In my 20s, my mantra was a quote by runner and philosopher George Sheehan: “No matter what I have done, there is still more to do. No matter how well I’ve done it, it can still be done better.”

I called it the perfectionist’s creed. But I recall a past editor and friend telling me, “That sounds like a recipe for disappointment.”

He was right. I can’t be perfect. I’m going to screw up. Then screw up some more. Other people are going to mess up my plans. It’s OK to be hard on myself for five or 10 minutes as I digest the lesson I’m learning. Dwelling on it in a depressed stupor for five days is not OK. And I have anxiety and depression, but I also have a great support system, including a wonderful therapist, family and friends.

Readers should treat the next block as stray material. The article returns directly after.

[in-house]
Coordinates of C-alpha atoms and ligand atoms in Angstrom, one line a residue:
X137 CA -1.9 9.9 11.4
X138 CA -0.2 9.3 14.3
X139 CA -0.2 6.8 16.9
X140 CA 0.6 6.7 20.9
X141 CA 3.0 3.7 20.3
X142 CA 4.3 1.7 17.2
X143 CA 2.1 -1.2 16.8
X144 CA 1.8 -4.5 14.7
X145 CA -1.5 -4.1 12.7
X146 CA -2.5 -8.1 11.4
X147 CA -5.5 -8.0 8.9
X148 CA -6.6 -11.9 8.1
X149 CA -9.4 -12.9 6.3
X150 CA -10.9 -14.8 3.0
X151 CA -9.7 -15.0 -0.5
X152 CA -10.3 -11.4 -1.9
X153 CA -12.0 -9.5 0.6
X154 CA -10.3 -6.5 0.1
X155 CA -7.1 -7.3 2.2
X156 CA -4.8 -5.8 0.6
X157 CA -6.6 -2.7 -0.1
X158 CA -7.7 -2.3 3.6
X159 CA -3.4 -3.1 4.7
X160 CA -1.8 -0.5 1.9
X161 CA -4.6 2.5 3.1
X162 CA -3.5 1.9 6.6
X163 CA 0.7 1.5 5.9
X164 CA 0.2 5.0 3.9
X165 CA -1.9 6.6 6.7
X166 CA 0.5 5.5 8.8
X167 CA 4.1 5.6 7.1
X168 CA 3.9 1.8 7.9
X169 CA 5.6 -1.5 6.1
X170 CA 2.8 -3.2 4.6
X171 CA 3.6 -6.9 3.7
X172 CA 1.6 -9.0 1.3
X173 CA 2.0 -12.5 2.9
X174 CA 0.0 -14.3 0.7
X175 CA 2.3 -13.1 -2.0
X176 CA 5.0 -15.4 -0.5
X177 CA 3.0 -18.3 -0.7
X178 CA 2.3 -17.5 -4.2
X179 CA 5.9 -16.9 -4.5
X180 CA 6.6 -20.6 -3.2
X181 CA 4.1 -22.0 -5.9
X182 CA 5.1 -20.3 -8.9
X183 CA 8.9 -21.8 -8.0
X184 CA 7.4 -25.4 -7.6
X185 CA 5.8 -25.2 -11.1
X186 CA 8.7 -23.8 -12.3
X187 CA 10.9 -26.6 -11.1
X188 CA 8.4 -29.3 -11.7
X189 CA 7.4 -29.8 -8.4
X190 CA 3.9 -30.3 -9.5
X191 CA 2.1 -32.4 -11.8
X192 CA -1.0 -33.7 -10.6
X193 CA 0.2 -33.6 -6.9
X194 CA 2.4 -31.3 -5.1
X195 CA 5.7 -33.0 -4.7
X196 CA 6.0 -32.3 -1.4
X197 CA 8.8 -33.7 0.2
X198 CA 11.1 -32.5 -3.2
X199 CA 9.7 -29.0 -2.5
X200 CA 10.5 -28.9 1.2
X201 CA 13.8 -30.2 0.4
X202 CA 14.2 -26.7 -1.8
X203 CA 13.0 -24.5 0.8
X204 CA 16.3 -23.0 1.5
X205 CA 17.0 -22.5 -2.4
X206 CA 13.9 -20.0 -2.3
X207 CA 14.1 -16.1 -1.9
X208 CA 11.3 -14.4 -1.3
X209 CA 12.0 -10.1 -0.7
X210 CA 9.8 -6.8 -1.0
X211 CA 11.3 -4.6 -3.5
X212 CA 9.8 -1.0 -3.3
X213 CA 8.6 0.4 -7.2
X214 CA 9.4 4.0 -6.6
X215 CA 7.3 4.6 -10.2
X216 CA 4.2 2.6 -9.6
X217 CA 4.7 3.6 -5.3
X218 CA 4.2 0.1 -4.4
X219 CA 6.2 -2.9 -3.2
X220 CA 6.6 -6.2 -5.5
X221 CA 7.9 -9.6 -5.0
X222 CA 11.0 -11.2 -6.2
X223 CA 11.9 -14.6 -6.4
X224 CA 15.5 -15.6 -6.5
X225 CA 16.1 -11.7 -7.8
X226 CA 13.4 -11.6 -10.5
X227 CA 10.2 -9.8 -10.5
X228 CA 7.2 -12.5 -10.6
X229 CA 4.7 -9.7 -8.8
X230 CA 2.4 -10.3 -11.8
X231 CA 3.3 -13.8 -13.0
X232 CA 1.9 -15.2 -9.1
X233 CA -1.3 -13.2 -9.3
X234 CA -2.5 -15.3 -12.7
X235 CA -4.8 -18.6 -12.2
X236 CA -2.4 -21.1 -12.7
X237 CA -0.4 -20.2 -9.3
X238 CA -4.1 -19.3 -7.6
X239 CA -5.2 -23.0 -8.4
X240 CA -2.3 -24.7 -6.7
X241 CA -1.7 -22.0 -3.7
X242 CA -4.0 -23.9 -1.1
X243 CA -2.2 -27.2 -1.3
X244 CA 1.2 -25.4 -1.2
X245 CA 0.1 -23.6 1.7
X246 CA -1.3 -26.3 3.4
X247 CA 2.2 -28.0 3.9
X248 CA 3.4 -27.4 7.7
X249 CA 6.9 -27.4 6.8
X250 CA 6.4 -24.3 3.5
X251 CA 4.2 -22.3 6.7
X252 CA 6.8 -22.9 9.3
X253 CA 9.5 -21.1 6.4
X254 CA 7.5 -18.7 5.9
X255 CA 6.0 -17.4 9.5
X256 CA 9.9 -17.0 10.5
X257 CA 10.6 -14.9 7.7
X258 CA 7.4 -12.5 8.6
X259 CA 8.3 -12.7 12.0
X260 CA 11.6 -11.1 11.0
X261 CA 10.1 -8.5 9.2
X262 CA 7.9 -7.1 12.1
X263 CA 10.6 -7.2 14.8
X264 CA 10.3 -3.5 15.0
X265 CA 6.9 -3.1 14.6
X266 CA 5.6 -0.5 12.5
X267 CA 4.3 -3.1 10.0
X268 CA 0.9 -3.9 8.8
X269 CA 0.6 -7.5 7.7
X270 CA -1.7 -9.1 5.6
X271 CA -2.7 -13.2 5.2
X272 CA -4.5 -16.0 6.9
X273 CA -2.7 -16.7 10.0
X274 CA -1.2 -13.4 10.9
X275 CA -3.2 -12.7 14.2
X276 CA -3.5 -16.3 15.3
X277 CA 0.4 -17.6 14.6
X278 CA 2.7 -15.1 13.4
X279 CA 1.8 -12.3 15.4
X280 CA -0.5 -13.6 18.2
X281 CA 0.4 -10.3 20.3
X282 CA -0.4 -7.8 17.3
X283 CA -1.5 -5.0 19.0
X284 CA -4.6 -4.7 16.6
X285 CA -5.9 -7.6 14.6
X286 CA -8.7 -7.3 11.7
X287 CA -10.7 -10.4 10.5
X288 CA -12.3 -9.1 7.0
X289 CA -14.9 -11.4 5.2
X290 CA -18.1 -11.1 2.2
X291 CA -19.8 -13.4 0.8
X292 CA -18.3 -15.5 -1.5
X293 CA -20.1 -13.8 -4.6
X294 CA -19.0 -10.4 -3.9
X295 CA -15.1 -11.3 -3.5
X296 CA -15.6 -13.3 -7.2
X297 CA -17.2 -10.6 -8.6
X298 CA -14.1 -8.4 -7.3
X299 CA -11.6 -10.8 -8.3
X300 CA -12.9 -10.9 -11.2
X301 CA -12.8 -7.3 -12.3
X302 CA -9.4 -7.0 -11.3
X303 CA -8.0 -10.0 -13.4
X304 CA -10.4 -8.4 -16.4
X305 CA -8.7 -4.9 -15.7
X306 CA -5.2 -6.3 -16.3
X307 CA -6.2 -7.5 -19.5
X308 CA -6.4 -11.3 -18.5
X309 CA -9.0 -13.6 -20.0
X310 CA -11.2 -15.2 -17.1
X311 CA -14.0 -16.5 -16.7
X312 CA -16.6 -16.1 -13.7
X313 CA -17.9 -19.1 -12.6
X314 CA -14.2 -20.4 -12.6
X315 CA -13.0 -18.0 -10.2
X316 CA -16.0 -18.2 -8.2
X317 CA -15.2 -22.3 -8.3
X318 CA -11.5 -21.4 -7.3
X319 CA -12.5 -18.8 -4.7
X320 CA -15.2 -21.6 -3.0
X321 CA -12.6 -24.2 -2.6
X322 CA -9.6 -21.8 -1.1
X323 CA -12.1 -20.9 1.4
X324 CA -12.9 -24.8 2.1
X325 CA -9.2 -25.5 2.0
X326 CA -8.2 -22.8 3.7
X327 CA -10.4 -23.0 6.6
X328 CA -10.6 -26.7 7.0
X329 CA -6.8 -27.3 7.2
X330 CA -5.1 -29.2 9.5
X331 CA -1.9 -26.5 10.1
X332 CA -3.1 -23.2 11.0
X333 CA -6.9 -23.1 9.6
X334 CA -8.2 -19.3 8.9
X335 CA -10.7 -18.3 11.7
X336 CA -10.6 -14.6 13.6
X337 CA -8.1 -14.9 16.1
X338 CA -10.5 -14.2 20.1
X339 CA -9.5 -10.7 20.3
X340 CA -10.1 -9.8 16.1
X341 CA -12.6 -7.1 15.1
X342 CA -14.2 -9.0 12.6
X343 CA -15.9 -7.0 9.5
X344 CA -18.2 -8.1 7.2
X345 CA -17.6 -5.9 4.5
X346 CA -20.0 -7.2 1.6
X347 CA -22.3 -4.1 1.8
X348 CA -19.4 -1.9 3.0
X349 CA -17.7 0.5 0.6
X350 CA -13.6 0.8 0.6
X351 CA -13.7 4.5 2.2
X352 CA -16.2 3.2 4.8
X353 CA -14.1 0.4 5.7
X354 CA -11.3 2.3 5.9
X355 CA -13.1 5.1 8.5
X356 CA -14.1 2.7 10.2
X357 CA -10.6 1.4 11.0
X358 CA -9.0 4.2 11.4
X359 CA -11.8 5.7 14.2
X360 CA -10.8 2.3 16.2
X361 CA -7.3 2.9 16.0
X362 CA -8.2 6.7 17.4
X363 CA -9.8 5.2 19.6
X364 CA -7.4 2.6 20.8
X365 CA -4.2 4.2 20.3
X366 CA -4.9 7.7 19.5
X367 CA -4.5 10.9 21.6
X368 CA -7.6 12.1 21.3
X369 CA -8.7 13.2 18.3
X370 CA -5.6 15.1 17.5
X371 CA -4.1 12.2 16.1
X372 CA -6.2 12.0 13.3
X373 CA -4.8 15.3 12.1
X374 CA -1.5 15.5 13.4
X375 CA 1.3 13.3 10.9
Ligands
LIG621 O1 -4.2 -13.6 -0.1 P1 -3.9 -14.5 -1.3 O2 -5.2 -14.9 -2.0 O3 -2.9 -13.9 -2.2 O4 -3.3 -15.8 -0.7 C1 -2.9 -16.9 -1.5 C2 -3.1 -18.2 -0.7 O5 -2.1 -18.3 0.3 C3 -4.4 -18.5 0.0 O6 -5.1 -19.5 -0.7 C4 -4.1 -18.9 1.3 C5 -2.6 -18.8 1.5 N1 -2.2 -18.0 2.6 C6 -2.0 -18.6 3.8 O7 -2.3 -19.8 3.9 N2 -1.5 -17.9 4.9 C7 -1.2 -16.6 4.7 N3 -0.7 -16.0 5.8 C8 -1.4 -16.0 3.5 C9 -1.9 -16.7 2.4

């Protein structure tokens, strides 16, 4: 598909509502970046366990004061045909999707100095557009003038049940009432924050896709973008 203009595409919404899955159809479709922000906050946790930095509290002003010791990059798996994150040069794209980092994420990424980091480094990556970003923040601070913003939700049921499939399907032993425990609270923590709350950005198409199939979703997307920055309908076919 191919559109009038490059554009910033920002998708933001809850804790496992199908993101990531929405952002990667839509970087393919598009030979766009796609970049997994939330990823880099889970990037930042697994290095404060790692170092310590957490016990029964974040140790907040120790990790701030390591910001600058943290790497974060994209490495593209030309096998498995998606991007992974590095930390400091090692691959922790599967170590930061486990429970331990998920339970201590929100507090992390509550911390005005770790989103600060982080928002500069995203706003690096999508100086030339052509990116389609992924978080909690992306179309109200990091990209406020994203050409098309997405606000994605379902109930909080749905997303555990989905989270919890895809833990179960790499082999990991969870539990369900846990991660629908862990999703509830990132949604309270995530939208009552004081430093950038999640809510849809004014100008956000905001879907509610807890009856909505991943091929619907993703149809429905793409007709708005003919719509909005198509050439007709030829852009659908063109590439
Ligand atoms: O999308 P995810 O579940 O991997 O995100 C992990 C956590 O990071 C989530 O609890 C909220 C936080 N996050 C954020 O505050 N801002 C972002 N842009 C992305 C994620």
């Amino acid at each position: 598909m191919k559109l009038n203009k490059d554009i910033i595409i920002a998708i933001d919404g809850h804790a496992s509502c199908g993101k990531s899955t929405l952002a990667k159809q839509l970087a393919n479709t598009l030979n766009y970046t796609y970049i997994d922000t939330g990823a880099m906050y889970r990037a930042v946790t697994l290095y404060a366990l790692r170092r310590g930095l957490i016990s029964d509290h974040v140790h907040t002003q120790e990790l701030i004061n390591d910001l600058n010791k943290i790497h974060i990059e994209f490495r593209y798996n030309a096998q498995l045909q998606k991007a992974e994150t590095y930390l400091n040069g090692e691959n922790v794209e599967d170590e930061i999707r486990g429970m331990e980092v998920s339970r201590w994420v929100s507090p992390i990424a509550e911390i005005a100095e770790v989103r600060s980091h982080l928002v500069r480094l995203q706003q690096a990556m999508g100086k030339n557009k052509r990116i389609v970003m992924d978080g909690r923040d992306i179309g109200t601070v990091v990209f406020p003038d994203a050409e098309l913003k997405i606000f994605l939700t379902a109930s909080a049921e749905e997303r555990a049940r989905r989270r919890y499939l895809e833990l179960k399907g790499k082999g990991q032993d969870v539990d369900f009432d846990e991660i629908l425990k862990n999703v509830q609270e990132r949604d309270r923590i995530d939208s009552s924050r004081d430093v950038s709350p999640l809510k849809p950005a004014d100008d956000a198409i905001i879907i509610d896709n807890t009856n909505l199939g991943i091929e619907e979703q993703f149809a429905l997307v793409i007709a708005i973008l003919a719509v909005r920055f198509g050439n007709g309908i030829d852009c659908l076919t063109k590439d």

What really happened, instead of me running marathons, getting my Ph.D. in Psychology, and marrying a strong, sensitive stockbroker or whatever fantasy dude I had concocted in my overactive imagination, was this.

At 22, fresh off a successful four-year college cross country career, I ran my longest race, the 10-mile Crim in Flint, with my coach/dad/running partner. I had to tinkle dangerously close to the starting gun, and I couldn’t find an available toilet, so we were running up and down the street trying to find one I could get in and out of ASAP. Well, we did, but the gun went off when we were in the 12-minute mile group. Runners line up in large races like that one in waves, based on their expected mile pace. Our expected mile pace was under eight minutes.